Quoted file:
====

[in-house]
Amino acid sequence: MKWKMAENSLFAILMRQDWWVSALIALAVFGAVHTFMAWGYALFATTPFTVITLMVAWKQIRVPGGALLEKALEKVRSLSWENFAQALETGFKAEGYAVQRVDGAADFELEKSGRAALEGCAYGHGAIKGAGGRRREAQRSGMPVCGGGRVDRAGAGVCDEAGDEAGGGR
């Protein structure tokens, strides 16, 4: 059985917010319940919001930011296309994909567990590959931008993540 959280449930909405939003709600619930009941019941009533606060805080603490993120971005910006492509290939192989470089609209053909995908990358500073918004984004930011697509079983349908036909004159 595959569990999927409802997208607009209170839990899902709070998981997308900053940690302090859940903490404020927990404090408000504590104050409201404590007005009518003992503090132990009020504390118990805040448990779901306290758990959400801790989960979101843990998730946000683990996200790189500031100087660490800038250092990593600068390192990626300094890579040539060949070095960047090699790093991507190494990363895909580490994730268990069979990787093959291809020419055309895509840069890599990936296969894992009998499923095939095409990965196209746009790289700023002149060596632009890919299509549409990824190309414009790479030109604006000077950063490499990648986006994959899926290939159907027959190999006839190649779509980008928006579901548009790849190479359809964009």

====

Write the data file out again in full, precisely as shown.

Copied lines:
[in-house]
Amino acid sequence: MKWKMAENSLFAILMRQDWWVSALIALAVFGAVHTFMAWGYALFATTPFTVITLMVAWKQIRVPGGALLEKALEKVRSLSWENFAQALETGFKAEGYAVQRVDGAADFELEKSGRAALEGCAYGHGAIKGAGGRRREAQRSGMPVCGGGRVDRAGAGVCDEAGDEAGGGR
């Protein structure tokens, strides 16, 4: 059985917010319940919001930011296309994909567990590959931008993540 959280449930909405939003709600619930009941019941009533606060805080603490993120971005910006492509290939192989470089609209053909995908990358500073918004984004930011697509079983349908036909004159 595959569990999927409802997208607009209170839990899902709070998981997308900053940690302090859940903490404020927990404090408000504590104050409201404590007005009518003992503090132990009020504390118990805040448990779901306290758990959400801790989960979101843990998730946000683990996200790189500031100087660490800038250092990593600068390192990626300094890579040539060949070095960047090699790093991507190494990363895909580490994730268990069979990787093959291809020419055309895509840069890599990936296969894992009998499923095939095409990965196209746009790289700023002149060596632009890919299509549409990824190309414009790479030109604006000077950063490499990648986006994959899926290939159907027959190999006839190649779509980008928006579901548009790849190479359809964009």